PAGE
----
10 Things No One Tells You About Homeschooling
#1 You will get tired of being with your kids.
Most homeschool moms will tell you they cherish the extra time with their children. They'll tell you that it's time you'll never get back and that you'll be making family memories that will last a lifetime and blah, blah, blah.
BUT? I'm only human and sometimes I just want to be alone! I have to be intentional about making time for me.
You will get so tired of your kids that you'll feel awful for feeling that way, but it's OK. Don't beat yourself up. You need just a break.
#2 Your house will never be clean again.
I used to be a pretty decent housekeeper. Then we started homeschooling.
Everything I thought I had mastered about keeping a house in order flew out the window when I had to start lesson planning and juggling the duties of being a mom and a teacher. There will be days when your laundry, dirty dishes, and homeschool clutter take over.
Do your best. Make an effort. But it's never going to be perfect!
#3 Being the mom and teacher is hard.
It will be tough to juggle all the hats you'll wear. Your kids won't treat you like they would treat a regular teacher because, well...you're their mom. Some days schoolwork will be a battle. Don't take it personally.
#4 You will have embarrassing meltdowns in front of your kids.
Meltdowns should happen in private. But? There's little privacy in homeschooling (see #1), and there will be days when you crack.
Days like this have humbled me. I'm not perfect and I never want my kids to feel like they have to be either. I've had to apologize a thousand times for being a jerk, and we all learn grace together.
#5 It will be hard to make appointments.
There's no dropping the kids off at school and running an errand alone. You'll never grace the aisles of the grocery store without an entourage and you can forget about your own doctor appointments.
There will be a time when you consider a field trip to the gynecologist.
#6 You don't have to complete every lesson.
For the record, I don't think we've ever completed every lesson of any curriculum we've used in seven years of homeschooling.
It's all I can do to the get through the end of May. If we're not done with it by then, we're stopping anyway. The kids work hard for me all year. I'm not going to stress if we don't get to every single stinkin' page in the math book.
Close the books. Breathe. It will all there come fall. Your child isn't going to be any worse off with a summer break!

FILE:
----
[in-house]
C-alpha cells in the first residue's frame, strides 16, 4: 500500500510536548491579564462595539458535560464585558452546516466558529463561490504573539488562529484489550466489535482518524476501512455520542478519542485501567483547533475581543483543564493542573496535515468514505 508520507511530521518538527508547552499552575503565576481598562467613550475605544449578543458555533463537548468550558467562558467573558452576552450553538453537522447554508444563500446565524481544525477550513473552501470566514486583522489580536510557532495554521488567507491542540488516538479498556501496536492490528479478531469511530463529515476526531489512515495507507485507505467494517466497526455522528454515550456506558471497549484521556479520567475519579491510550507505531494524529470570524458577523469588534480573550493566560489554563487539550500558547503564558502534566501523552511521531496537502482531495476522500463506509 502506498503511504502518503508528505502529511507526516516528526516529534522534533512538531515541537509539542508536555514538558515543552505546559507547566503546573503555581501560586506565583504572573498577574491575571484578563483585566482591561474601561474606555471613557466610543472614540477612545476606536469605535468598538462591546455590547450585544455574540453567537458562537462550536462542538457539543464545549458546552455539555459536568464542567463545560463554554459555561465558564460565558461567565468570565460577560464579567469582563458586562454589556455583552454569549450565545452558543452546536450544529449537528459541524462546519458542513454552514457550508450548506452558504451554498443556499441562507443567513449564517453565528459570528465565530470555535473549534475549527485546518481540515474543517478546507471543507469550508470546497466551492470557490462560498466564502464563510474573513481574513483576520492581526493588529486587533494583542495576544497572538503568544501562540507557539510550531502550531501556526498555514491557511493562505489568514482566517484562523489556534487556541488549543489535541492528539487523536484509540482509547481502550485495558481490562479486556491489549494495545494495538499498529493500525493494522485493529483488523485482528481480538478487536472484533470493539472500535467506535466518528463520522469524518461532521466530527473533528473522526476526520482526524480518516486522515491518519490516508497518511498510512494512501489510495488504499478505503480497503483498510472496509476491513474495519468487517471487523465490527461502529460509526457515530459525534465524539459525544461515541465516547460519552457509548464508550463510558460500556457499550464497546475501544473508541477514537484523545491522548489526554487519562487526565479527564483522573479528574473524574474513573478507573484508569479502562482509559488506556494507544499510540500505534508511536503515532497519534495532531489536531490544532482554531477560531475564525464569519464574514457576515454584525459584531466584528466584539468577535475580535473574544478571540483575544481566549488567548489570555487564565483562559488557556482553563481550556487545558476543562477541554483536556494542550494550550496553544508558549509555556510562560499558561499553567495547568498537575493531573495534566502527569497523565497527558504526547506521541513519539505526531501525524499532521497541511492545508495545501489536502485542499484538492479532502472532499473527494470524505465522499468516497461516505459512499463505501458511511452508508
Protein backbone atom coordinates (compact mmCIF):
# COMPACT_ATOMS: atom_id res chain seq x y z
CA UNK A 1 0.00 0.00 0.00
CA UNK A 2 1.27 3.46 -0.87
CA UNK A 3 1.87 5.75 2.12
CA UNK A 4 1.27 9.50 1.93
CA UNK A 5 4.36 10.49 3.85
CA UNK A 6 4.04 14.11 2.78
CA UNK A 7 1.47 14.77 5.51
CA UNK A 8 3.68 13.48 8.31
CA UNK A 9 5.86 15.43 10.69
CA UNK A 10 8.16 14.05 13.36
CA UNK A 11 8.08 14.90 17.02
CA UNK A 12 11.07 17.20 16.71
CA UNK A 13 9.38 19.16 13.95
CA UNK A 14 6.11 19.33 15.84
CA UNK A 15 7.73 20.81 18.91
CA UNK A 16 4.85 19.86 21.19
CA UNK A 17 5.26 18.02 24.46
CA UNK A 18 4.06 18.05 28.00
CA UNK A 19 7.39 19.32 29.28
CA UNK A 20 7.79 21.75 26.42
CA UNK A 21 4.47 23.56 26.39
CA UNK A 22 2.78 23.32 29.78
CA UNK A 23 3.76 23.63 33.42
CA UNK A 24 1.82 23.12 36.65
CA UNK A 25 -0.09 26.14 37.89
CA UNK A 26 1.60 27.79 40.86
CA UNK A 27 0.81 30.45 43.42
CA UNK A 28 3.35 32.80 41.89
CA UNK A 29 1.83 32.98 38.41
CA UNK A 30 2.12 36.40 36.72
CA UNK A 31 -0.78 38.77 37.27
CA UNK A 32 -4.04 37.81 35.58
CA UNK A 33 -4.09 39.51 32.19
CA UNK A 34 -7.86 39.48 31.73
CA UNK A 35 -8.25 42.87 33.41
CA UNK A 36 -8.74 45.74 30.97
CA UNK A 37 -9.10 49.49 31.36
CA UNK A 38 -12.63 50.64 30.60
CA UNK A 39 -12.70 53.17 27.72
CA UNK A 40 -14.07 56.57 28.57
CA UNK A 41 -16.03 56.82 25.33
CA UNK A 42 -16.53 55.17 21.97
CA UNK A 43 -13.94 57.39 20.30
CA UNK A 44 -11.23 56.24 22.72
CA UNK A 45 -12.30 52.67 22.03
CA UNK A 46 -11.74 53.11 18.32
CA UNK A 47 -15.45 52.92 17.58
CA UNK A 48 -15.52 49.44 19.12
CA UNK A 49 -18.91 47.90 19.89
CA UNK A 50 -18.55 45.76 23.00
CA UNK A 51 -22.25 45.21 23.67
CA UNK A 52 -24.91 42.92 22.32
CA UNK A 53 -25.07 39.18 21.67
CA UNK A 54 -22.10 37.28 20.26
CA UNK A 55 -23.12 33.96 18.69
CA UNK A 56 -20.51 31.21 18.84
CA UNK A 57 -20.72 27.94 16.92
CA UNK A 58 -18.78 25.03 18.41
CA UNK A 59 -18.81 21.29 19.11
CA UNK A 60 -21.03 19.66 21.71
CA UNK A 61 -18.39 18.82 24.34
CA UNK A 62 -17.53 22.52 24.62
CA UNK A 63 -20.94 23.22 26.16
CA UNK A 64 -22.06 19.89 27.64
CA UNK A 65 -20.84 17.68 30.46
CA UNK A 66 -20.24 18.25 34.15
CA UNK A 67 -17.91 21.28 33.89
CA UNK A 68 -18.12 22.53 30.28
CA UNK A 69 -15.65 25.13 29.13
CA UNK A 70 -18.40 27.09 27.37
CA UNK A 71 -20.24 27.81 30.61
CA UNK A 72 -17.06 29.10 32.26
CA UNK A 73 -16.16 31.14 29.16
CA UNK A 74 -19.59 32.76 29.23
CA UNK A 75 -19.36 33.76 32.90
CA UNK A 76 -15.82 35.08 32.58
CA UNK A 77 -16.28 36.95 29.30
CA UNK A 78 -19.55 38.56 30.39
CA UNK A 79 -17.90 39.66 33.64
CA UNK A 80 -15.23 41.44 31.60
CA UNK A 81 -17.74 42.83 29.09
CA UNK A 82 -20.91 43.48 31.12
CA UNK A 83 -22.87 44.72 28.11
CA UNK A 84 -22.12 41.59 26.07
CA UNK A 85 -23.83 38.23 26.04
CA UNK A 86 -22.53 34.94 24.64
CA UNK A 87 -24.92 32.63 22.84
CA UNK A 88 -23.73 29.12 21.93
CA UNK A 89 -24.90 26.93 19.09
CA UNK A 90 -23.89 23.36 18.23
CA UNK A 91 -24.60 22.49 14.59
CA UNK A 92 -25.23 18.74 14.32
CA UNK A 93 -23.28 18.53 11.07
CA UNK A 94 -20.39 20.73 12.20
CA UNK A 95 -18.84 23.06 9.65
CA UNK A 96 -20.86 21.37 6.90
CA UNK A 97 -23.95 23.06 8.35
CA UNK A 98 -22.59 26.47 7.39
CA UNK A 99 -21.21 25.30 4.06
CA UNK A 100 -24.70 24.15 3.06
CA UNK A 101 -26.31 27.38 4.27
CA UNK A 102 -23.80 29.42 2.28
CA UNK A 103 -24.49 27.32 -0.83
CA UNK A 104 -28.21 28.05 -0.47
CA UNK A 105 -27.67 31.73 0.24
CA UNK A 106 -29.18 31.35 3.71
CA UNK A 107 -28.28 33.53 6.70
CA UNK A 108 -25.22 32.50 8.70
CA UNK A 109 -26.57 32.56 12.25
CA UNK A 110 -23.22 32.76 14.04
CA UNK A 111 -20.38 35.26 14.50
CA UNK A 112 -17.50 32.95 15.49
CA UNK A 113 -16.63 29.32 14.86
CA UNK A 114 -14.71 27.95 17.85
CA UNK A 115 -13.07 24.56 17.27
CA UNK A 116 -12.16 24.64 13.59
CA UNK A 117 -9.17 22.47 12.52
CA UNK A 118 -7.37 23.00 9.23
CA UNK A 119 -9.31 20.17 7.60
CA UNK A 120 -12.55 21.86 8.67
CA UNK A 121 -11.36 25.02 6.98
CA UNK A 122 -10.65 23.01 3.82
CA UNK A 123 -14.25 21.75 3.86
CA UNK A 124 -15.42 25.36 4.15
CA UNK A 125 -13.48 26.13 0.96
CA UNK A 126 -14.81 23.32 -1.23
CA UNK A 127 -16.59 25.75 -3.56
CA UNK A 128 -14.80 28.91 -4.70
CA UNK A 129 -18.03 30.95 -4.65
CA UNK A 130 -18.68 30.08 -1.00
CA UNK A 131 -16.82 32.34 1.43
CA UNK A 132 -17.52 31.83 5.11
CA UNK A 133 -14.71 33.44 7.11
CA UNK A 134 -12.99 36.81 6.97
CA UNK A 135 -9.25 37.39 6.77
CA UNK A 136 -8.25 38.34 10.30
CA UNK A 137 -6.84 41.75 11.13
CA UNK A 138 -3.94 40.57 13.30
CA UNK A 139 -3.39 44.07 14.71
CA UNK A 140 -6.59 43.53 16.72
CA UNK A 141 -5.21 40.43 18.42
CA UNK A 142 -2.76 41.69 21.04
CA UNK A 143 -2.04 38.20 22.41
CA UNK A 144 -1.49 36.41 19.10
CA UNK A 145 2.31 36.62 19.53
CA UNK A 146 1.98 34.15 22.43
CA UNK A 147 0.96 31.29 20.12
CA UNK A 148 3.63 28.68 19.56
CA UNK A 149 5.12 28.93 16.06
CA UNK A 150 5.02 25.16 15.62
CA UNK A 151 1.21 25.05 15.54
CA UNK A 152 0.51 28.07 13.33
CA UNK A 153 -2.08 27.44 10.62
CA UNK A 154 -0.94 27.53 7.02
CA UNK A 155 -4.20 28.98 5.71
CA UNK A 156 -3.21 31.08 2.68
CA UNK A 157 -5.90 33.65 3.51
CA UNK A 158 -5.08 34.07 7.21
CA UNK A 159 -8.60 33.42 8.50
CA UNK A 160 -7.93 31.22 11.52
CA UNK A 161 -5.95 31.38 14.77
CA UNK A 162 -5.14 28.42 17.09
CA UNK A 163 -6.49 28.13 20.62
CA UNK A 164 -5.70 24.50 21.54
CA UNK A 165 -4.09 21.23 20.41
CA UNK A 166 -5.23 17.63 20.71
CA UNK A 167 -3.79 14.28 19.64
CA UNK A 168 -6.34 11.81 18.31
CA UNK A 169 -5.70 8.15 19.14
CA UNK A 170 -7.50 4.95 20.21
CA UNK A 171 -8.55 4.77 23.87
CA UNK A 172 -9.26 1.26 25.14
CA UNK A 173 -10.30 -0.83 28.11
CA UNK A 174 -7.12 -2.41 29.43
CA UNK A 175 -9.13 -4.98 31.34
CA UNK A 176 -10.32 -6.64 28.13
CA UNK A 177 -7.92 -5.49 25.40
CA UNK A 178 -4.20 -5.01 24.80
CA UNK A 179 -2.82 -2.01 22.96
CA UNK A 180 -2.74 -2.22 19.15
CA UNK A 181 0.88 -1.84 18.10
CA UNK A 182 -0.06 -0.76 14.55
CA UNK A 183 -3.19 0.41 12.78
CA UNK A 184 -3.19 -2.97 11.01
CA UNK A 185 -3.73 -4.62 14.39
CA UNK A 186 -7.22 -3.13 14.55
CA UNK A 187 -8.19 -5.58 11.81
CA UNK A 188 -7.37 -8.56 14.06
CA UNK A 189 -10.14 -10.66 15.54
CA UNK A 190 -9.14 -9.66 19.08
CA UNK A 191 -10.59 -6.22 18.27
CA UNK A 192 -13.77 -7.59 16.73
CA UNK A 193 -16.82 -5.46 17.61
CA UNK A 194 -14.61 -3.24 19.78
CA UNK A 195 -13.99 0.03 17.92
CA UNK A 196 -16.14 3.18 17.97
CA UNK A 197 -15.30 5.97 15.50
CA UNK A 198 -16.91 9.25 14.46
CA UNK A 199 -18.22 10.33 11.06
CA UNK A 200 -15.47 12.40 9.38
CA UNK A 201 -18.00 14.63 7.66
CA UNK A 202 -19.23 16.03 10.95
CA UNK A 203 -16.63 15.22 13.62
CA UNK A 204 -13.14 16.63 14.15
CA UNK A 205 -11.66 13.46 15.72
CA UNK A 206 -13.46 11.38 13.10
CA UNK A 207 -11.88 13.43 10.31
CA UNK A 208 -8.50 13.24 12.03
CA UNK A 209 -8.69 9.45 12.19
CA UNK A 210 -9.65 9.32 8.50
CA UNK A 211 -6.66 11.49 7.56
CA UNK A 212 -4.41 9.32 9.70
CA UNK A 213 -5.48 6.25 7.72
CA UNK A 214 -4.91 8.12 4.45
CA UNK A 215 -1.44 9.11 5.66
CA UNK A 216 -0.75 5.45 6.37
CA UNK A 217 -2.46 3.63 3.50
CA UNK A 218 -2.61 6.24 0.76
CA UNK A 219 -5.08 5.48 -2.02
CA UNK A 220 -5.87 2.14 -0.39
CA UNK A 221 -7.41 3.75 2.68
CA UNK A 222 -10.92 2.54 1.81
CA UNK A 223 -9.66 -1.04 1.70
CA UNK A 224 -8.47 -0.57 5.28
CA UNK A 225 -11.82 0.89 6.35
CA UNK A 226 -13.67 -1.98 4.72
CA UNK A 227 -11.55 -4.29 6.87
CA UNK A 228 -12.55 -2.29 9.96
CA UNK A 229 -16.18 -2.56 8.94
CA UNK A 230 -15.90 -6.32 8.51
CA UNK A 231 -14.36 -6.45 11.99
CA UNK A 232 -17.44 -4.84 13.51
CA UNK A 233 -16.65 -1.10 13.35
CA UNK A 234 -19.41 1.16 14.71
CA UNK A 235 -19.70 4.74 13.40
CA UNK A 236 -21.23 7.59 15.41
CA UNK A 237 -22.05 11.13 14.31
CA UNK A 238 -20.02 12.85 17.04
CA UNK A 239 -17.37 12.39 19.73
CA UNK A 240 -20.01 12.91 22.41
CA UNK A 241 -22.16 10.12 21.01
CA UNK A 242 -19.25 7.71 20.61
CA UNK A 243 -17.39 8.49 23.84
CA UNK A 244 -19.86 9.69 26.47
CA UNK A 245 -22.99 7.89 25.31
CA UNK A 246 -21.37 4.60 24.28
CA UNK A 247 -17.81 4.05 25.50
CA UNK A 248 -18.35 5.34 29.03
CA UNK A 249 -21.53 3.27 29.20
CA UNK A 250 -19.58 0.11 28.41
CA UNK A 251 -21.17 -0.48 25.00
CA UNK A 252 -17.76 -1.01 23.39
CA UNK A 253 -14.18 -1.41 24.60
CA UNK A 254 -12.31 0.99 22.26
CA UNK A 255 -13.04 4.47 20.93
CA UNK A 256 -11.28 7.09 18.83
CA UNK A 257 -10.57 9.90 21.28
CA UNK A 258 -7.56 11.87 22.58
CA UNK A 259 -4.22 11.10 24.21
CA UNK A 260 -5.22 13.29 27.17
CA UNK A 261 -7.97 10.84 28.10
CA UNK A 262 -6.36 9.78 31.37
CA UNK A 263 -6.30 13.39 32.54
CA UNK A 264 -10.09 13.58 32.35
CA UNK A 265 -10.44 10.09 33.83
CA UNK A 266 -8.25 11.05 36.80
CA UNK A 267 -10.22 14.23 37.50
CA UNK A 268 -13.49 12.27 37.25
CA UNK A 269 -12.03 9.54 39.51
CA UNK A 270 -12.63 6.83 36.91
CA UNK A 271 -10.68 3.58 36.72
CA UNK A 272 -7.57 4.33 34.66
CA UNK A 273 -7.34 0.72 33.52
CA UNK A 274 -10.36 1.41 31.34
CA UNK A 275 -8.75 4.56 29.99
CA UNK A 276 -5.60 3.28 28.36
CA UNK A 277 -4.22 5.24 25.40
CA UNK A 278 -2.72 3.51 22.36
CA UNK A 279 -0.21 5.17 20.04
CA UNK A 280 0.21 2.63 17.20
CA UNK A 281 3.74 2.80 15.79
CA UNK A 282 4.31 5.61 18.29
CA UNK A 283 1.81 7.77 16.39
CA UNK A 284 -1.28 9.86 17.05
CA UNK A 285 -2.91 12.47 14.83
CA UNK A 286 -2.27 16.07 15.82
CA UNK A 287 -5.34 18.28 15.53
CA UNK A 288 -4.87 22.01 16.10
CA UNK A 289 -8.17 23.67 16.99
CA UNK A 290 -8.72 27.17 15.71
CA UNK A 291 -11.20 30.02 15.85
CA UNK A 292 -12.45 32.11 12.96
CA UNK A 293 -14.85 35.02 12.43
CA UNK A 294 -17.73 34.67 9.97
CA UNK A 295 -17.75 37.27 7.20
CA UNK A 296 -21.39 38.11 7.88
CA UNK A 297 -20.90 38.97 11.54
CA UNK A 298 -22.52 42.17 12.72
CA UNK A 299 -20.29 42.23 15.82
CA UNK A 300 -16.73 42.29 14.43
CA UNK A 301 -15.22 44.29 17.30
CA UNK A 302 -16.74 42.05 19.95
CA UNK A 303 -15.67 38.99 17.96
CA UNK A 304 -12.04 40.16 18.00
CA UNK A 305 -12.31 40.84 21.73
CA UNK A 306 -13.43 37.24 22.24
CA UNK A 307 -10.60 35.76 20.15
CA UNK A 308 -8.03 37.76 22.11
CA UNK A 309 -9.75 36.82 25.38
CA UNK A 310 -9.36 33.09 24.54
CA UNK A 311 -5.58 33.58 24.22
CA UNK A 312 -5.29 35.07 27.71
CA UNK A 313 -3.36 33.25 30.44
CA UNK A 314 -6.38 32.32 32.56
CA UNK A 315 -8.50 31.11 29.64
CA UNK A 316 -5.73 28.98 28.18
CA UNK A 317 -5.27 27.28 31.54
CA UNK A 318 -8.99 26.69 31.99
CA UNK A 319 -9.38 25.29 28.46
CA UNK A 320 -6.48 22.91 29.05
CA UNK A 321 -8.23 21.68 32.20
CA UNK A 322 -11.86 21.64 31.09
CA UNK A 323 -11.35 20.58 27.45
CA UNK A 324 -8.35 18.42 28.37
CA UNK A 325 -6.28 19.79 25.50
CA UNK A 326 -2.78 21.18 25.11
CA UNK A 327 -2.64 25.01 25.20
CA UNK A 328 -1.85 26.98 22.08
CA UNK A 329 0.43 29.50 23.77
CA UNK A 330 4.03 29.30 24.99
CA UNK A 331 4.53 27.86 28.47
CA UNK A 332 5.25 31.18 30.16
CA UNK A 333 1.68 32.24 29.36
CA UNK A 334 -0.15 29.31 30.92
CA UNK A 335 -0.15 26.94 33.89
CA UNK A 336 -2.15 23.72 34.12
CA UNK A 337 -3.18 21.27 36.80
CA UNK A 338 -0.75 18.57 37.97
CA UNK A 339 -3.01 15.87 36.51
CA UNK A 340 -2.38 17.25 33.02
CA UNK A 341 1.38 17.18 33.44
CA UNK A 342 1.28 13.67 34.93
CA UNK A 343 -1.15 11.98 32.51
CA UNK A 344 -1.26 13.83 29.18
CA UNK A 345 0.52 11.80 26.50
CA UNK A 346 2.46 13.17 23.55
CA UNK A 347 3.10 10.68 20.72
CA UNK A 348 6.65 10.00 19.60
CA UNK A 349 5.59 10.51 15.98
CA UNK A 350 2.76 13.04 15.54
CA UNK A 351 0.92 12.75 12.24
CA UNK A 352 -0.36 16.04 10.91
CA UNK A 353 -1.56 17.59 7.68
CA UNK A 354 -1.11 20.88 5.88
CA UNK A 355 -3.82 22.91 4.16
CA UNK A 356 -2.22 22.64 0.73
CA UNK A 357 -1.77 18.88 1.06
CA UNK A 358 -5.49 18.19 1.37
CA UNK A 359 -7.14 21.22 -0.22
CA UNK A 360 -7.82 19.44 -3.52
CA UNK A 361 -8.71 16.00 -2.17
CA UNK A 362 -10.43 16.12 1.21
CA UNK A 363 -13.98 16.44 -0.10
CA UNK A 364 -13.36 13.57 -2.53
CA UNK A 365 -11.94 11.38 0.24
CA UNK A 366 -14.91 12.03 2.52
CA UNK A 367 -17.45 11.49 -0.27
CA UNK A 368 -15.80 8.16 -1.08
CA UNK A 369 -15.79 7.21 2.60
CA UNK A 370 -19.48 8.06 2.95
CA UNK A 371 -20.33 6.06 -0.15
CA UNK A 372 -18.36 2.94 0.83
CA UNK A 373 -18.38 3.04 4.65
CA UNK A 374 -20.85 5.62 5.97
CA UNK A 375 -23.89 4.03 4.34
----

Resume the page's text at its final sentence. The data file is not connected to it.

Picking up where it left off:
#7 Your kids won't always like it.
After five years of public school, my oldest always seemed to appreciate being home. My youngest, on the other hand, has never been in a traditional classroom. School is just school to him and most days he'd rather be doing something else.
#8 Your husband won't be that involved.
My husband's support comes in the form of him working his tail off to keep me home with the kids. For the most part, I make the decisions about school. He believes in the calling and wants me to do this thing, but he doesn't want to talk to me for hours about curriculum choices.
#9 There will always be people who don't get it.
Quit waiting for everyone to get it. Be content with your decision for you and your family. Be confident and secure, yet loving and kind when dealing with naysayers. There will always be somebody who says something stupid about your choice. So what.
#10 You will worry about socialization.
I think we're so tired of defending this topic, that we're afraid to admit we do actually worry about it.
While I love that I have some control over what my boys are exposed to and where they go, I don't want them to be so sheltered they're completely cut off from the real world. I try to find some balance. We've done co-ops, field trips and the like for years, but it can be admittedly challenging when your kid outgrows those kinds of activities.
Currently, our family is in a stage of change. One is off to college and the other is navigating those teen years. My youngest is about to be without his big brother for the first time in his whole life. Hold me.